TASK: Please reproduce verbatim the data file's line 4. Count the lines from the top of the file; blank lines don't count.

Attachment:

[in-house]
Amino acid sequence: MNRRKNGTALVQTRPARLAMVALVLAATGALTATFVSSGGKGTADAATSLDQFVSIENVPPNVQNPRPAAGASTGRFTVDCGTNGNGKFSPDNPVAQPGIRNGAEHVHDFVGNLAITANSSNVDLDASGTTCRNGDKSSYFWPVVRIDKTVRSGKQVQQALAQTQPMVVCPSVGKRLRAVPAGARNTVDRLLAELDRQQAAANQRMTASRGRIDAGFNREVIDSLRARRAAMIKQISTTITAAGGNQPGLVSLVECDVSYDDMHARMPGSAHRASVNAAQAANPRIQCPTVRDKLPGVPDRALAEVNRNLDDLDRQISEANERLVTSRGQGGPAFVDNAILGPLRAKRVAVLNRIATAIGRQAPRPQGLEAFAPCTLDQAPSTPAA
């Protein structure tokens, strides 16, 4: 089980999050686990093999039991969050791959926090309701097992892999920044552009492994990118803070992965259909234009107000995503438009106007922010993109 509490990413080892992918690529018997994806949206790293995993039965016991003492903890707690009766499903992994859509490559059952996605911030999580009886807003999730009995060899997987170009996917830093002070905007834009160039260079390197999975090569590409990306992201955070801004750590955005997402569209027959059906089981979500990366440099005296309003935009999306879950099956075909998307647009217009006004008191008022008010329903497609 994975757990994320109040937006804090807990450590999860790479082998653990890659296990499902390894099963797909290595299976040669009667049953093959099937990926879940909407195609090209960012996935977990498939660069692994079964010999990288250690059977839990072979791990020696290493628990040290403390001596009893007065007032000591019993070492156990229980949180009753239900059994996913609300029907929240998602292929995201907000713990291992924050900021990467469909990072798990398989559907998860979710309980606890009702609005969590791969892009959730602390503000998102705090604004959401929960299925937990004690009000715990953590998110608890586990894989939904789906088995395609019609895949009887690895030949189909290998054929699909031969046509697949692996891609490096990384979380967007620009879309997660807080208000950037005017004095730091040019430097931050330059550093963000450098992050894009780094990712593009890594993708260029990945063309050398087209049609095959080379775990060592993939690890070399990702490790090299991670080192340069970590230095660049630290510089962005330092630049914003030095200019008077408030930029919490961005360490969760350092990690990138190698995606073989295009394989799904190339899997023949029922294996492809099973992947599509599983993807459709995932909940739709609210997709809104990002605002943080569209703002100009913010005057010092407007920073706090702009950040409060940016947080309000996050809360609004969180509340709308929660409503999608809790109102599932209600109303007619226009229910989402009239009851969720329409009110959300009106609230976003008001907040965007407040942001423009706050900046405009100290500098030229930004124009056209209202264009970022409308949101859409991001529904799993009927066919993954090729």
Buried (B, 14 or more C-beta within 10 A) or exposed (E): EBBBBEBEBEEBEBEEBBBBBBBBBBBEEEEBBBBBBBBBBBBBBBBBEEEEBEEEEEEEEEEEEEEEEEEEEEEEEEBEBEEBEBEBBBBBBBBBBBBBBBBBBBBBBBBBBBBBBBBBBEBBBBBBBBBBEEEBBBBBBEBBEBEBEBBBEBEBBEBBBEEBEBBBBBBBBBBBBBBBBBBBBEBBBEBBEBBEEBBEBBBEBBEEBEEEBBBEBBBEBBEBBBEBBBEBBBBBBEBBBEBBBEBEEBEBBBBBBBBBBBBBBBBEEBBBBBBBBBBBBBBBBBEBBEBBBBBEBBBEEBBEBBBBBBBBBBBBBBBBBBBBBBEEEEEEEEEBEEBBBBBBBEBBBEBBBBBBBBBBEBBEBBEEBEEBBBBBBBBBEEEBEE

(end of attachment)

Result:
Buried (B, 14 or more C-beta within 10 A) or exposed (E): EBBBBEBEBEEBEBEEBBBBBBBBBBBEEEEBBBBBBBBBBBBBBBBBEEEEBEEEEEEEEEEEEEEEEEEEEEEEEEBEBEEBEBEBBBBBBBBBBBBBBBBBBBBBBBBBBBBBBBBBBEBBBBBBBBBBEEEBBBBBBEBBEBEBEBBBEBEBBEBBBEEBEBBBBBBBBBBBBBBBBBBBBEBBBEBBEBBEEBBEBBBEBBEEBEEEBBBEBBBEBBEBBBEBBBEBBBBBBEBBBEBBBEBEEBEBBBBBBBBBBBBBBBBEEBBBBBBBBBBBBBBBBBEBBEBBBBBEBBBEEBBEBBBBBBBBBBBBBBBBBBBBBBEEEEEEEEEBEEBBBBBBBEBBBEBBBBBBBBBBEBBEBBEEBEEBBBBBBBBBEEEBEE